Tumbled Logic

A ragtag blog filled with random technical nuggets, rants, raves, occasional pretty pictures, and links to things.

Oct 21

A realisation regarding the Guardian’s website

I had a realisation, while in conversation with Martin Belam about the new (and generally rather nice) Guardian iPad app: I read the Guardian in spite of the site navigation.

There are two main sections of the Guardian website that I visit: Technology and Media. Guardian Tech and mediaguardian are both brands in their own right. Both are relegated to the second-level navigation within “News”. If I end up in a section outside of “News” and want to navigate back to Tech or Media, I won’t — I’ll just type, usually with the aid of autocomplete, the URL. Indeed, the top four autocomplete matches on my laptop for “guar” are:

(Evidently I’ve been visiting the Politics section more than I thought recently).

The curious aspect of this is that although being second-level sections as far as the sitewide navigation is concerned, they are top-level sections as far as URI structure is concerned. As far as I can tell, this doesn’t apply to anything outside of “News”. In effect, the “News” top-level section is a dummy (selected by default when you arrive at the homepage).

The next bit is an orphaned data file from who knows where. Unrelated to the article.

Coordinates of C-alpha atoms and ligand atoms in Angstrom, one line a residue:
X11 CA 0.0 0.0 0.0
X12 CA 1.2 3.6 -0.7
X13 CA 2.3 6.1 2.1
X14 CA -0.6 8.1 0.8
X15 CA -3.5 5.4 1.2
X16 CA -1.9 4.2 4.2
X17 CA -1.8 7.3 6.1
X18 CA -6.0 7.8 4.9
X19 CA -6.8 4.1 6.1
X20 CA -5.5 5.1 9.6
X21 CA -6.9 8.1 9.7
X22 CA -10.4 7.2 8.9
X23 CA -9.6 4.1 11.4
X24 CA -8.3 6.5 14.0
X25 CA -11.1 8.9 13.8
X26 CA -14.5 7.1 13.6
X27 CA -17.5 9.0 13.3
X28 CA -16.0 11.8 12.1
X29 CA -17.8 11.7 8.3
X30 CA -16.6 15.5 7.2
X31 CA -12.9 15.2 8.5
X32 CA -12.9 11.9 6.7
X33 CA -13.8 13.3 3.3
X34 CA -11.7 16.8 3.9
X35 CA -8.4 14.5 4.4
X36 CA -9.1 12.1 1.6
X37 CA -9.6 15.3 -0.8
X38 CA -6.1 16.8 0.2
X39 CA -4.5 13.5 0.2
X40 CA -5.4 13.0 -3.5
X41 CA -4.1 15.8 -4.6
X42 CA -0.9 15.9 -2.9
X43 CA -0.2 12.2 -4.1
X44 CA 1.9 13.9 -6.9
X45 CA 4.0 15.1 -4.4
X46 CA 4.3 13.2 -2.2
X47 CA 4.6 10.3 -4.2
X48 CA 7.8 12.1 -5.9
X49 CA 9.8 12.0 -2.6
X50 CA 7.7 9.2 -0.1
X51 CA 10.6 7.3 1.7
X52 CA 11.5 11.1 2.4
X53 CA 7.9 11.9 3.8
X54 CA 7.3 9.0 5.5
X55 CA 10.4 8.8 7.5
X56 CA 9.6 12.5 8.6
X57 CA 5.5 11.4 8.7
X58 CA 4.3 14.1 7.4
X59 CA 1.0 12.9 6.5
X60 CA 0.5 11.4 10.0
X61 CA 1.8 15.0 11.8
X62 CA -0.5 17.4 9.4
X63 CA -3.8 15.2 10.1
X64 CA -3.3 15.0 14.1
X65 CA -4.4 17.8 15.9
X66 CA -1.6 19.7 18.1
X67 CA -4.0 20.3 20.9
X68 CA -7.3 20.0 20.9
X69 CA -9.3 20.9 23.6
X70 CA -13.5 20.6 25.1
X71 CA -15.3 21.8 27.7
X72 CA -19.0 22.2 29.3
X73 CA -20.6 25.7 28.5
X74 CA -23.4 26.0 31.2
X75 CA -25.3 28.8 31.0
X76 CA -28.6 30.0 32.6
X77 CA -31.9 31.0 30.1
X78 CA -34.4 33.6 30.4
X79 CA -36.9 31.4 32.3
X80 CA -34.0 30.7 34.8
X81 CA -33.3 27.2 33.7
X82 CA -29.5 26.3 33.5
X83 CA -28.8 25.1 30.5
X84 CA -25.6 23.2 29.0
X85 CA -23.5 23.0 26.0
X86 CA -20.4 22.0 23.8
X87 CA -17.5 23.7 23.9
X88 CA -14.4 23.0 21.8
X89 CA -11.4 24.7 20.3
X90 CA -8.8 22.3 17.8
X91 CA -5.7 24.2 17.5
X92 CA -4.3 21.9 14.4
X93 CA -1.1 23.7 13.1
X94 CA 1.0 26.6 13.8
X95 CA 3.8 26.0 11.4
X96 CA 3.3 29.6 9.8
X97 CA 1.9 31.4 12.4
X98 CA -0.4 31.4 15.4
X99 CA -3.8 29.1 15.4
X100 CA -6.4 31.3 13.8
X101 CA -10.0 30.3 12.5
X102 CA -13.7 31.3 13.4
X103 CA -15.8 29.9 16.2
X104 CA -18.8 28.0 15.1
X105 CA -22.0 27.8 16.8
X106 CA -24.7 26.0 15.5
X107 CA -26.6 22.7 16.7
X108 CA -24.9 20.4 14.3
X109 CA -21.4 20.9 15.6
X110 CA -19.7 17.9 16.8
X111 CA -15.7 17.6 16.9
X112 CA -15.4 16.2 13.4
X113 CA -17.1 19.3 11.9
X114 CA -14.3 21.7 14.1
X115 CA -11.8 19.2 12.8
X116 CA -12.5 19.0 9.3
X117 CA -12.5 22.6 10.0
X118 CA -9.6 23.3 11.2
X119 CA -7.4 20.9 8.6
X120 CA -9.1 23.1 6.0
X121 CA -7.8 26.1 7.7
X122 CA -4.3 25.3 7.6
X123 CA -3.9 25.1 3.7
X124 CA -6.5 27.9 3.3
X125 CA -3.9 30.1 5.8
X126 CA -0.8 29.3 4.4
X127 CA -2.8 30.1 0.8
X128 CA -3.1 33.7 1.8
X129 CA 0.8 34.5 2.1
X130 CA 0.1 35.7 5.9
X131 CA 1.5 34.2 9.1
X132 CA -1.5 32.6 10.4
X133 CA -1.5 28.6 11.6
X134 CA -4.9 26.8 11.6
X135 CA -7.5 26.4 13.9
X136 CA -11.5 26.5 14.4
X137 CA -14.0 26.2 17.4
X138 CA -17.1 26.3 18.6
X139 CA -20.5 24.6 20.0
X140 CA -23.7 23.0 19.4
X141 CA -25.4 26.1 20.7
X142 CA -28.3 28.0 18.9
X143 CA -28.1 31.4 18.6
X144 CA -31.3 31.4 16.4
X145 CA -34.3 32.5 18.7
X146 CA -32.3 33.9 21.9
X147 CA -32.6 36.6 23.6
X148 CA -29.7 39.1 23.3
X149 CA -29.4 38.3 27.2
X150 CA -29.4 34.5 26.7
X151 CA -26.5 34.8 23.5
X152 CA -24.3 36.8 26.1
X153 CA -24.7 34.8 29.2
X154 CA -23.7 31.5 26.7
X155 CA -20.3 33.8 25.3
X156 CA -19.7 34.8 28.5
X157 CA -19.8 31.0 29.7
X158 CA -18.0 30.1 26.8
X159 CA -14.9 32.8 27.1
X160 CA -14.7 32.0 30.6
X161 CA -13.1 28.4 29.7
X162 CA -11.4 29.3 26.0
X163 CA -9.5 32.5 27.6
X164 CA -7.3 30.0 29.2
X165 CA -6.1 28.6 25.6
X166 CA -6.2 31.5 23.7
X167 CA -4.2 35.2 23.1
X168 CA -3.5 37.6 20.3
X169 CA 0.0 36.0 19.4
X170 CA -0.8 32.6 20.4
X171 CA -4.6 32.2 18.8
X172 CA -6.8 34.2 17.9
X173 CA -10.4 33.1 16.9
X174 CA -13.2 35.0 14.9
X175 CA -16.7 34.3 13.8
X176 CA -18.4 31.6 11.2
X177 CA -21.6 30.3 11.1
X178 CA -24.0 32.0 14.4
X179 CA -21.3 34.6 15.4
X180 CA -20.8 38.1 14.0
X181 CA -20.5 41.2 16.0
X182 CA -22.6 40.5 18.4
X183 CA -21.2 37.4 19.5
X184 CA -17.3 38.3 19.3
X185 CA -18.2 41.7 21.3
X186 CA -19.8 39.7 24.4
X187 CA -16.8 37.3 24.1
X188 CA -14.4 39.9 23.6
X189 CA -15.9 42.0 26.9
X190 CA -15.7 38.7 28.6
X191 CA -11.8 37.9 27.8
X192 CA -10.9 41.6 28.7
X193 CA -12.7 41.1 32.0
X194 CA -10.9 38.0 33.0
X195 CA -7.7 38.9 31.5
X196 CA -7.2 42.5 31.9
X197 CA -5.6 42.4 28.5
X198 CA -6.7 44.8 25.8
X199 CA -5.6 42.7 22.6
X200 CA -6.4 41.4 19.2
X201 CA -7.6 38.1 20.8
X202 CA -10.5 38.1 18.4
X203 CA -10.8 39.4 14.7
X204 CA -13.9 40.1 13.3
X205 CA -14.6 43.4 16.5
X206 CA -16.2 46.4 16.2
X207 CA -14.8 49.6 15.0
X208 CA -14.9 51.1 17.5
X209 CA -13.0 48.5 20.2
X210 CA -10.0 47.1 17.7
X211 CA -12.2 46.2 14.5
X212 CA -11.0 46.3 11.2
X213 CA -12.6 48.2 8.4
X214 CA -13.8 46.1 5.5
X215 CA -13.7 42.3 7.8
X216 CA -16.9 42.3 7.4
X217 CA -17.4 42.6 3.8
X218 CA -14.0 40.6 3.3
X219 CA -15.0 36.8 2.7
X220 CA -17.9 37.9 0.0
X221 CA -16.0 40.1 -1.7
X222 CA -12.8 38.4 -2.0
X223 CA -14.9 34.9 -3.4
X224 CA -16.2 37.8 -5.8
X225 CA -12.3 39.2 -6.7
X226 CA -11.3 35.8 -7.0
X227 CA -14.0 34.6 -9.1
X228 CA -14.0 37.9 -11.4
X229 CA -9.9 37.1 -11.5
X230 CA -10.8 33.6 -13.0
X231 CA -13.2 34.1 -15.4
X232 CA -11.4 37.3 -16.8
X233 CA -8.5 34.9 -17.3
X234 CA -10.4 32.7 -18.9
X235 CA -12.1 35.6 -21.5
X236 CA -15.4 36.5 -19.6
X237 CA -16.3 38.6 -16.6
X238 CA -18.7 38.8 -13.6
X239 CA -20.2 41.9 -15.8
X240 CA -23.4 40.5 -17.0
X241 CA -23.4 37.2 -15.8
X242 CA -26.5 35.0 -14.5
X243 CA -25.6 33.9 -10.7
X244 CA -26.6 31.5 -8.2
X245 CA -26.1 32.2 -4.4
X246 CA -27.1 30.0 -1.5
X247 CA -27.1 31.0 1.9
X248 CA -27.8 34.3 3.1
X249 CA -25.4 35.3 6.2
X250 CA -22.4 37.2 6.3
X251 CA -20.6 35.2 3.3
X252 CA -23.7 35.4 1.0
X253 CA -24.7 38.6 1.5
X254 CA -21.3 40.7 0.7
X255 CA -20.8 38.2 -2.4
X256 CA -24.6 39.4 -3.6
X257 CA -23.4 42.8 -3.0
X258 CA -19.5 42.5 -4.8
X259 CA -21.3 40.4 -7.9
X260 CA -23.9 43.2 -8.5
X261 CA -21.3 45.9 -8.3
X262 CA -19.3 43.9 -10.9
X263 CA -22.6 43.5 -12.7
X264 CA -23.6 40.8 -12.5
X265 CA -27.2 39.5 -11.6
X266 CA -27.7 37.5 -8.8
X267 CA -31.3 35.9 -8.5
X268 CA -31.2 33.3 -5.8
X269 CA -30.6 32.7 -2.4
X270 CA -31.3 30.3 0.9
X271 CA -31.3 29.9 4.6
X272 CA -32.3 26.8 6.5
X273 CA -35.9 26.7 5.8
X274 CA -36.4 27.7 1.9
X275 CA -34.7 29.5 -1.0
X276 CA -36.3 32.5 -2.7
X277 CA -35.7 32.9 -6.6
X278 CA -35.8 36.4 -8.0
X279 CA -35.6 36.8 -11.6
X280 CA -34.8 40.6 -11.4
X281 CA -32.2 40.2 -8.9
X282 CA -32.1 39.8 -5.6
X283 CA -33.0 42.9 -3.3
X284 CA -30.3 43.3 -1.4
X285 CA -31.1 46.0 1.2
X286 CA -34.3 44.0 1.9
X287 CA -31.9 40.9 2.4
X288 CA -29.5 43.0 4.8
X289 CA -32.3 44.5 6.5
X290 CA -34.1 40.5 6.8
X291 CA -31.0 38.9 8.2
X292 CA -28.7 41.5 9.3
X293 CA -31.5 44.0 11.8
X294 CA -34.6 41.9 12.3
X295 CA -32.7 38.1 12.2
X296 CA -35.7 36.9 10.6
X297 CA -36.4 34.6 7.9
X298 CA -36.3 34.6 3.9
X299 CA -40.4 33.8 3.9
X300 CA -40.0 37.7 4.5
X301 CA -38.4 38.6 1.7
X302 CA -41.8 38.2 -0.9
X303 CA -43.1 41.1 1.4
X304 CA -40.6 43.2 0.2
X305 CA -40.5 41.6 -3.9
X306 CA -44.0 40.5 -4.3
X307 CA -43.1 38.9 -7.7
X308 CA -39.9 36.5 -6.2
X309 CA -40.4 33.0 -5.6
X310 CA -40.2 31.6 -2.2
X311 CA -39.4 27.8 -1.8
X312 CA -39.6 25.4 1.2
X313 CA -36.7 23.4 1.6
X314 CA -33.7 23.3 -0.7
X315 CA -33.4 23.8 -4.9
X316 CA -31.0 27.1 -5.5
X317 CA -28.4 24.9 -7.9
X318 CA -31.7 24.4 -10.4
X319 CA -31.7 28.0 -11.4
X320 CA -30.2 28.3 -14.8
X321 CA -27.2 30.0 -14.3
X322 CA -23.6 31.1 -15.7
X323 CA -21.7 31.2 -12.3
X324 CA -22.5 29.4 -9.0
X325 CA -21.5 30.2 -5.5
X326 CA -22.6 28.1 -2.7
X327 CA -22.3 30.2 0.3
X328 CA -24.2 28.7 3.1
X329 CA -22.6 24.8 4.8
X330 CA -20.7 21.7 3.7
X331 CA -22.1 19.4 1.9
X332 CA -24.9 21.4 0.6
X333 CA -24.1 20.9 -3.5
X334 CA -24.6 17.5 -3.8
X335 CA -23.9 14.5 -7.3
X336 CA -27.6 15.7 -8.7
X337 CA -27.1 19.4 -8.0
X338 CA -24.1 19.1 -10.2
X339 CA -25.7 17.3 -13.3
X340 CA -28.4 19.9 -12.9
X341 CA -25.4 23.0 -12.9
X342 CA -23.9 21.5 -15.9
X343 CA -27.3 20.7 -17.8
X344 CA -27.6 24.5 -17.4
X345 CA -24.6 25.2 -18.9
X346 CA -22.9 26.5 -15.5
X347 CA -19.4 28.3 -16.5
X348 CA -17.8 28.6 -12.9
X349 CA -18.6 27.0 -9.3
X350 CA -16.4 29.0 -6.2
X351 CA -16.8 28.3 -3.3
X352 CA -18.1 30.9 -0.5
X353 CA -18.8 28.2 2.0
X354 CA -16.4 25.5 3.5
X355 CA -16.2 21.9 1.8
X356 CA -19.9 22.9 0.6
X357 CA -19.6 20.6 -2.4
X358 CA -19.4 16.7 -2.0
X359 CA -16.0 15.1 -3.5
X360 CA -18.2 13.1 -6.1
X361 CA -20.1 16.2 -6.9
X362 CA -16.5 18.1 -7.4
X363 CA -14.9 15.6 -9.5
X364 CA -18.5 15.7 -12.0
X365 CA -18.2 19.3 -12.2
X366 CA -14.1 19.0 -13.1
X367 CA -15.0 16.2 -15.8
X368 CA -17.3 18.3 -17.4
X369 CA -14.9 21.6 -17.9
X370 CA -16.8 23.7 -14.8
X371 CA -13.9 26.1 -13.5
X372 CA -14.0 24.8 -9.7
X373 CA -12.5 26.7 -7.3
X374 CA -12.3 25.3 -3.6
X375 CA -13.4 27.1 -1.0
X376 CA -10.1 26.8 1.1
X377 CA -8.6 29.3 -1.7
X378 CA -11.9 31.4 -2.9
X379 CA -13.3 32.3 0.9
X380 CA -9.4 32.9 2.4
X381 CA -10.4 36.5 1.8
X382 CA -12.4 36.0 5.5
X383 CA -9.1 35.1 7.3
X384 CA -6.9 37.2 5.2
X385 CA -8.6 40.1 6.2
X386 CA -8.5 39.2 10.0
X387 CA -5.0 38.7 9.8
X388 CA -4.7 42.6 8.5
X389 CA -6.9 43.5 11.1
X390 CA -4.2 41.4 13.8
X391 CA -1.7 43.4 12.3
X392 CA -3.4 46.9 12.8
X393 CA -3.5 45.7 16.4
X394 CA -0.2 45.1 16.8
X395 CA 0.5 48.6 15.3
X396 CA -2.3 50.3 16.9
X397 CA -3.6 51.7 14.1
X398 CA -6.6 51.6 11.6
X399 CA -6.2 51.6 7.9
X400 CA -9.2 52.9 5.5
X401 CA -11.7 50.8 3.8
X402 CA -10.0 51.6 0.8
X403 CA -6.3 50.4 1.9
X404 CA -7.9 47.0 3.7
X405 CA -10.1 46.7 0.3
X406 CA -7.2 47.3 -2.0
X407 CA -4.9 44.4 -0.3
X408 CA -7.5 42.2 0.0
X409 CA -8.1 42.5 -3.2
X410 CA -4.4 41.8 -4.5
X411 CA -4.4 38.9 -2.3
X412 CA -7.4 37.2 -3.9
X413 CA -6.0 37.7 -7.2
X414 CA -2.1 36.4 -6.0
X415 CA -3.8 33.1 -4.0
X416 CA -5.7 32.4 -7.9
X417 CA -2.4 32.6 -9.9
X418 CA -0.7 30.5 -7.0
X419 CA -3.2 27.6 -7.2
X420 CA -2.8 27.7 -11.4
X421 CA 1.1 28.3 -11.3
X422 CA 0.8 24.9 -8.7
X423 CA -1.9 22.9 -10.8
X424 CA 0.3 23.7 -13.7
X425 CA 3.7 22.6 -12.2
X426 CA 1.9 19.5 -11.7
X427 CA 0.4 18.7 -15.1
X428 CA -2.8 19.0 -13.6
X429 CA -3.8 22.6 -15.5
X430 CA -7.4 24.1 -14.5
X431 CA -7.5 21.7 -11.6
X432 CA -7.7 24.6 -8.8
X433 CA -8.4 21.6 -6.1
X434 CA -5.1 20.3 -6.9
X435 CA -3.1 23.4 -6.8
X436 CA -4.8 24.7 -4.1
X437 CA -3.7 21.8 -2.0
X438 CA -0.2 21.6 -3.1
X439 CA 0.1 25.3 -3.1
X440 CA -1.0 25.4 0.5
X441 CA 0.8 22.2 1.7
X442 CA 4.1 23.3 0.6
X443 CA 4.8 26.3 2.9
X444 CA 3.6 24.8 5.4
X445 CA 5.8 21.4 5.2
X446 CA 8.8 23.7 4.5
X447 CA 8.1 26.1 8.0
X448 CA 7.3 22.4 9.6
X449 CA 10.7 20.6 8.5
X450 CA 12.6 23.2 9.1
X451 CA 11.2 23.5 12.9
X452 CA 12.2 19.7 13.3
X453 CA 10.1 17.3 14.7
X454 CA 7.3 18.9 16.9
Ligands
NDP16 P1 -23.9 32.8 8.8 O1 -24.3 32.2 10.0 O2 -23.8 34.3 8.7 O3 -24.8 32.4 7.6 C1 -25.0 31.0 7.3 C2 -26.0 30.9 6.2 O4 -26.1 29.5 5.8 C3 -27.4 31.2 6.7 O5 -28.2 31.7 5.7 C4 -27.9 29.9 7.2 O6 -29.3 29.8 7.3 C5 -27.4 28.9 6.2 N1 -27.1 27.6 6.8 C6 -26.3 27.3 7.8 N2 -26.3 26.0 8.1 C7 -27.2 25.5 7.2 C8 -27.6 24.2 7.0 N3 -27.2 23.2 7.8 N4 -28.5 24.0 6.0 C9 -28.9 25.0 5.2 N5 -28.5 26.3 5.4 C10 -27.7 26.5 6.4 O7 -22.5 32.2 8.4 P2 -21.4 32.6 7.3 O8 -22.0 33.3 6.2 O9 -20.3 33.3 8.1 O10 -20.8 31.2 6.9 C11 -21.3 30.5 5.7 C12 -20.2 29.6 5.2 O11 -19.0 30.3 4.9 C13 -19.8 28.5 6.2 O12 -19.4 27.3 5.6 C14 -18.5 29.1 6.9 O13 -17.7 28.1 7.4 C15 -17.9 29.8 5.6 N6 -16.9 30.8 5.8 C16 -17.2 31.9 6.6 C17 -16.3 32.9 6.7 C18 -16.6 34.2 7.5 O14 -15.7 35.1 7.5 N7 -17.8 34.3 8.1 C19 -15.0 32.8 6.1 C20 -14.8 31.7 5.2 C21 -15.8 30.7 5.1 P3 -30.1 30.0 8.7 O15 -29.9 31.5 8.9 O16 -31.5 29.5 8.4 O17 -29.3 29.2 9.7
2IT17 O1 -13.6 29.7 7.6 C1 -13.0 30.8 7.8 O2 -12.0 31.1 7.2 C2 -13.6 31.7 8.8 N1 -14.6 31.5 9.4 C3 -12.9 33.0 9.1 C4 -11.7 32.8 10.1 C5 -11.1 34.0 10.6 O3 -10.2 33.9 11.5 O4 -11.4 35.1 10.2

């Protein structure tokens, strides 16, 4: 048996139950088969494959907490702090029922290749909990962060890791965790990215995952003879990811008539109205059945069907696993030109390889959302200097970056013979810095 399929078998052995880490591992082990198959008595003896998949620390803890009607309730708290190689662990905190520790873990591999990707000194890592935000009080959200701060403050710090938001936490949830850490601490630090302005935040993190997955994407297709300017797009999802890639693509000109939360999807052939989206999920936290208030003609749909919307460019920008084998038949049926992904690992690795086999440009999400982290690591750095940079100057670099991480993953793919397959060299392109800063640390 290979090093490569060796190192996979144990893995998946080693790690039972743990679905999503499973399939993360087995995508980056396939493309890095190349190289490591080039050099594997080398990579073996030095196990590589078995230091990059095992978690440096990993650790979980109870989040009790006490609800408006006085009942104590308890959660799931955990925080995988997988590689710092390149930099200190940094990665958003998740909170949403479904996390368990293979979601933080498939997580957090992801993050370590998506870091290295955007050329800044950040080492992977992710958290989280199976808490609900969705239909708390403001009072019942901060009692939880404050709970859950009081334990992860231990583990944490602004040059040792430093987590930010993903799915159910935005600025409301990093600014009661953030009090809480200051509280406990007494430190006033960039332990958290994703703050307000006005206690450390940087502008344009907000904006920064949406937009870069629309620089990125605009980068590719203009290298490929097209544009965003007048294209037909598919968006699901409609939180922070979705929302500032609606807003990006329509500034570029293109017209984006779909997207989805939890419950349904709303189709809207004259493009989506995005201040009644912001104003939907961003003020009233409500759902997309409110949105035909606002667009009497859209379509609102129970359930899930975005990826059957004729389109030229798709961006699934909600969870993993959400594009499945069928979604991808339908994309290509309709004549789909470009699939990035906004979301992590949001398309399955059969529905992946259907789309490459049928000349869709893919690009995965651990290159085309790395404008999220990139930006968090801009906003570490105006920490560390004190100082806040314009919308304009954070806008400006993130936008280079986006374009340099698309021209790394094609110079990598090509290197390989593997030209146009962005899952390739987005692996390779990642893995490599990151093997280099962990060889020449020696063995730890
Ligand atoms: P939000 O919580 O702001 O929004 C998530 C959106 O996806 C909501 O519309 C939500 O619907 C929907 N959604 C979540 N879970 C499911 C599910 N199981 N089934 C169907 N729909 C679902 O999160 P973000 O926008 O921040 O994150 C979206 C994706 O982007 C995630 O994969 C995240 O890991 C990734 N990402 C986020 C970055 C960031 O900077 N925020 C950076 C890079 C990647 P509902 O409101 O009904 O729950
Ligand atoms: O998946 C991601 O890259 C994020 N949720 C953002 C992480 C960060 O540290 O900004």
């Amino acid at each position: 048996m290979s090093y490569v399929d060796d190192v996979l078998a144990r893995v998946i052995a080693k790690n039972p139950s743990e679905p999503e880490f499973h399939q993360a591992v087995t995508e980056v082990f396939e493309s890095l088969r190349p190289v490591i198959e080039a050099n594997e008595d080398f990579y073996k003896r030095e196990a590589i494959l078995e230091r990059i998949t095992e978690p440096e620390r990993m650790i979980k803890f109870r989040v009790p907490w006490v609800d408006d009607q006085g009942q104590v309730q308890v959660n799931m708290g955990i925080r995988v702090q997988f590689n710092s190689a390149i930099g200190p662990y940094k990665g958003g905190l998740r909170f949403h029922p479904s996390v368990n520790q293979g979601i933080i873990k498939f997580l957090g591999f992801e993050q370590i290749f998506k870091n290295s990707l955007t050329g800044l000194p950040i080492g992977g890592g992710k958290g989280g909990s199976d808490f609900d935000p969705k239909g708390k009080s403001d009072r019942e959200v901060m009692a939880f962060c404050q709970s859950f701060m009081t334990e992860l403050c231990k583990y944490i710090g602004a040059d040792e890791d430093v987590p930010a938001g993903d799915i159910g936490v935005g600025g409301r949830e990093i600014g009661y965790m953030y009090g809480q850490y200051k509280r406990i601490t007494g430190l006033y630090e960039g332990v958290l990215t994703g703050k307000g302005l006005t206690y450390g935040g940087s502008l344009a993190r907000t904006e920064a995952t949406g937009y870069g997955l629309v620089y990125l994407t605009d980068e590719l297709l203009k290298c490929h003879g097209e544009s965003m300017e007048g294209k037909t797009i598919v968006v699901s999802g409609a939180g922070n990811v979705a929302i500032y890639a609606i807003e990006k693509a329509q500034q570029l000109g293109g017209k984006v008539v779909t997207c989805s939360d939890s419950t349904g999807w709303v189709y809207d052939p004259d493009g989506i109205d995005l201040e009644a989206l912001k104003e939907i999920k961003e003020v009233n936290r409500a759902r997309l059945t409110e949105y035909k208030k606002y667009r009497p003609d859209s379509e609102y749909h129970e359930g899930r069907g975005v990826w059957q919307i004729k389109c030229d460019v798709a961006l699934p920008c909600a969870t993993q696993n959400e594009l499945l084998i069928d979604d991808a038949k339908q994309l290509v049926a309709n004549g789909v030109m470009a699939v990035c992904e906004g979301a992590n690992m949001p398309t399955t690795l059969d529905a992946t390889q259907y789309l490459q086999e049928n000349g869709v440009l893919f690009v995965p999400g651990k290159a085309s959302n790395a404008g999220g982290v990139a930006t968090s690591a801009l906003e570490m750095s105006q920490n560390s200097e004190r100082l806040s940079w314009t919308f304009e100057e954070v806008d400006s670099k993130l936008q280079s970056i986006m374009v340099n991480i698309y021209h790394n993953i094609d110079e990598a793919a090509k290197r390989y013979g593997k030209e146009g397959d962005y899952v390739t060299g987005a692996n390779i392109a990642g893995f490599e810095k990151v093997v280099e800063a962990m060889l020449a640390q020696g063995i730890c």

On the Guardian website, this anomaly doesn’t negatively affect me: autocomplete is my friend.

In the iPad application, however, it’s a different matter: the “sections” consist of “Front Page”, “National”, “International”, “Financial”, “In Pictures”, “Comment”, “Editorials”, “Obituaries”, “Features”, “Arts”, “Sport” and “On the website”. There is no way to see “the media stories” or “the technology stories”.

For me, this spoils what is otherwise a nice application: I like the look and feel, and reading the articles within it is pleasant — I think it’s an big improvement on using Safari to browse the website (which itself wasn’t particularly arduous) — but I can’t actually get at the content I want to within it.

This is, it would appear, a conscious decision to align the iPad application more closely with the print edition — which seems an odd retrograde step, given the Guardian’s “digital first” kick. It also seems a very odd way of going about getting some much-needed cash out of those who currently use the website and would in the first instance be most interested in paying for a native experience around the content they’re already consuming.

All in all, it seems like a great big missed opportunity. I had really hoped that the Newsstand-friendly iPad application would be ultimate successor-in-interest to AvantGo, which is how I used to get my Media Monkey fix back in 2003. I would cheerfully pay for the subscription if the application actually gave me the content I want to read — a true improvement on using the website — but it doesn’t.

(Side-note: the lack of sharing tools is also annoying — every article needs a “view the Web version” and the standard “send to {e-mail,Twitter,Facebook,Message contact}” cadre of options, but this is somewhat moot for me just now).

  1. nevali posted this